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One thing which I certainly share with our Editor even though I have the wrong nationality and, for the past few years, the wrong habitat too, is British politics and public life, endless source of wonder at human credulity and incompetence.  A single example: London has recently decided to remove the ‘speed bumps’ built into suburban roads, on the grounds that drivers’ reactions to them increase air pollution and thereby impose a cost in life expectancy.  (Why do they think the ‘speed bumps’ near schools, for example, were put there in the first place?) But  the Editor’s approach to that strange society seems to have  been rather po-faced.  I’m going to set up a prize competition.  A bottle of Château du Tertre for the best article to fit the following heading:  ‘Is George Osborne an obnoxious git?’  Answers (typed please) on not more than 4 sheets of A4 paper to this office by 7/7/17 (E.D.L.H.)

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Counterclassicism:  A striking piece of evidence that time will not ‘always tell’, or at least that some bits of truth may have to wait longer than the whole existence of the human race before being revealed:  Virgil built up a solid reputation as a major poet by (a) writing a lot of stuff; (b) using it, as well as other opportunities, to fawn on the emperor who liked that, and who could have Virgil neutralised at the drop of a handkerchief; (c) exercising an eye for picking out the sort of ideas that well-off and well-connected Romans liked to hear; (d) having a fairly good verbal memory and a good grounding in the rules needed for writing Latin hexameters (though he got that part wrong in places); (e) sharing a belief popular throughout recorded history that pompous or antique verbiage is ipso facto poetic; and (f) quite remarkably little talent for imagination, visual description, using words and syntax for achieving interesting aesthetic effects, and for any other qualities that can raise a claim for a true poet.  Just take an unprejudiced look at his work, Georgics just as much as the Aeneid, strip away the respectful aura enveloping it for millennia.  How can the reputation survive an honest unbiassed assessment?

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From far away on the ocean to the moose pits of Sweden

Our political correspondent (Monty Skew) writes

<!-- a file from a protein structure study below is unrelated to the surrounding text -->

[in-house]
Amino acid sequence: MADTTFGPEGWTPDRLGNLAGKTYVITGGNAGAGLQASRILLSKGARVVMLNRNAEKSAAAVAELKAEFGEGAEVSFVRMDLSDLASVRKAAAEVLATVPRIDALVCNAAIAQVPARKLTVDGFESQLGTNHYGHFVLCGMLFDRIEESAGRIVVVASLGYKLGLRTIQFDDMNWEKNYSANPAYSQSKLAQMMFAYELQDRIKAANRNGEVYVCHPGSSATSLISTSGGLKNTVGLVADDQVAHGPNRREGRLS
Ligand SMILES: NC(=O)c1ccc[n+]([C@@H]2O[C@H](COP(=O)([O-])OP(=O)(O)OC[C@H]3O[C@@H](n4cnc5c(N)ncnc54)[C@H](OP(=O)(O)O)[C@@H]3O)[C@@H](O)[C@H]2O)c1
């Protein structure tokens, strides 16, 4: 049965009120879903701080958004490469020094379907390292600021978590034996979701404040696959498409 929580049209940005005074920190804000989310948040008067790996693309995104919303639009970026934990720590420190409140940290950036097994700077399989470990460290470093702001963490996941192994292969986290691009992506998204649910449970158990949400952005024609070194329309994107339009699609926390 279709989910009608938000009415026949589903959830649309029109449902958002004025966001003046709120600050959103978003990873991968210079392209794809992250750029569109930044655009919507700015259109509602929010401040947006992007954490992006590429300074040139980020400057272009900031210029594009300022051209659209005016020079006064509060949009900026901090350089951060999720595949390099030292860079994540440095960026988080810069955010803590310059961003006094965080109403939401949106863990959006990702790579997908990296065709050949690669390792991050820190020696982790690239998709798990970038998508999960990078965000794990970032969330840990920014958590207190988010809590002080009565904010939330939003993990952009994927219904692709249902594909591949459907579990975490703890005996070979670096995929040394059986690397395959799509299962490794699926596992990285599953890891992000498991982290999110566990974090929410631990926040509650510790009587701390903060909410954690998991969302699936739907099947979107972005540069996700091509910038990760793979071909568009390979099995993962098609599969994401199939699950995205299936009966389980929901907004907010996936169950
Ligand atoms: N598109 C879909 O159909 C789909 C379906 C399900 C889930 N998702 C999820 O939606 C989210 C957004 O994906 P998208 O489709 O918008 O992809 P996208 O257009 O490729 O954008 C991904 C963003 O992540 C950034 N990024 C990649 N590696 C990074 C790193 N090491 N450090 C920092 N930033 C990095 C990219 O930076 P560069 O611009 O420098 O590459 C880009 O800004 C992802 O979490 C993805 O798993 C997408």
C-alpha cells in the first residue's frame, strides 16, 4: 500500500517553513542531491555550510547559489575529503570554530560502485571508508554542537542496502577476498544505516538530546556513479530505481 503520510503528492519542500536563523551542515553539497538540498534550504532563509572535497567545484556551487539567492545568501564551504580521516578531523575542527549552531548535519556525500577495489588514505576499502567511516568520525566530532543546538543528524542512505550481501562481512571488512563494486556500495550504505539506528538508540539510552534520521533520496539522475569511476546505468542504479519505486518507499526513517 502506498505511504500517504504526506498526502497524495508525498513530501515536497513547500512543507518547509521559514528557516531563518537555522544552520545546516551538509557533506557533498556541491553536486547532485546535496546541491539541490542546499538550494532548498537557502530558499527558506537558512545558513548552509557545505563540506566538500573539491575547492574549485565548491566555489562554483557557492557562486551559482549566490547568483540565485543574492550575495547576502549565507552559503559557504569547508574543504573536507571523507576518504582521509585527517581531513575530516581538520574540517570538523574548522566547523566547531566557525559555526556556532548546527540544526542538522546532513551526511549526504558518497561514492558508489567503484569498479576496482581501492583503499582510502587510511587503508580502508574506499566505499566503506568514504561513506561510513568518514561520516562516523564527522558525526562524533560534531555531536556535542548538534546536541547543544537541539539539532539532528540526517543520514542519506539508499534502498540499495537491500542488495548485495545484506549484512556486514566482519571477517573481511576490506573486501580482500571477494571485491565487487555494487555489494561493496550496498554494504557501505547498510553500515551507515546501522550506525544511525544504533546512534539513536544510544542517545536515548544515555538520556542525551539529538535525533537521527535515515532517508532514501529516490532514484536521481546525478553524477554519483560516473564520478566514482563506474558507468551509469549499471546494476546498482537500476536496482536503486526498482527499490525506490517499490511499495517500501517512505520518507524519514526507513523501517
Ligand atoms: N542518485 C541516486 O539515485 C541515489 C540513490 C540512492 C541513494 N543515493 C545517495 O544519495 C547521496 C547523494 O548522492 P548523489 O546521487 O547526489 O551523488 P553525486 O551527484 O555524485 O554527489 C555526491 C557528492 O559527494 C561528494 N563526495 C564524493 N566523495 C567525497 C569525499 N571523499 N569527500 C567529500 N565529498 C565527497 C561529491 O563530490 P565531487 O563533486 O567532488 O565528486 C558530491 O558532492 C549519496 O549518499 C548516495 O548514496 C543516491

Curious isn’t it, to see America rebuking China for developing facilities on islands in the South China Seas. The more usual charge levelled against other countries is that their policies are restraining development, or, to put it another way, failing to make it easy for foreign companies to establish branches in those countries and set about extracting pleasing returns from the local populations. But that is not the most piquant aspect of the matter. For China, despite long-standing though vague claims to most of the islands, has not moved in on any where other nation states have already been active, and that is an interesting contrast with other cases where island-grabbing has been alleged by the disrespectful. For example, in 1973 the Chagos archipelago in the Indian Ocean was grabbed from those who lived there, and the entire population was expelled much against their will. Of course, it has to be admitted that the forced emigration was done with the consent of the governing power. However, the governing power was the United Kingdom, not the population living on the islands, though why the British undertook this relatively merciful measure (after all, other powers disposing of unwanted populations have not infrequently simply massacred them) is puzzling, since they made no use of the islands themselves but provided their use to America who established a large base on Diego Garcia, which is still there; those who survive of the dispossessed population still actively want to return to their home but cannot. (You see, it is not only in the Middle East that populations driven out have this hankering to return to where their ancestors lived for centuries. Perhaps in this present case a British prime minister might take the initiative again, this time suggesting a homeland for the Chagos islanders in some other part of the world such as eastern Africa; or indeed in Melanesia, since the Australian government seems to have had some success, by their own standards, with propelling people discovered on the high seas onto Nauru without gaining their consent, and despite the conditions for them in Nauru being so lamentable that journalists are barred.)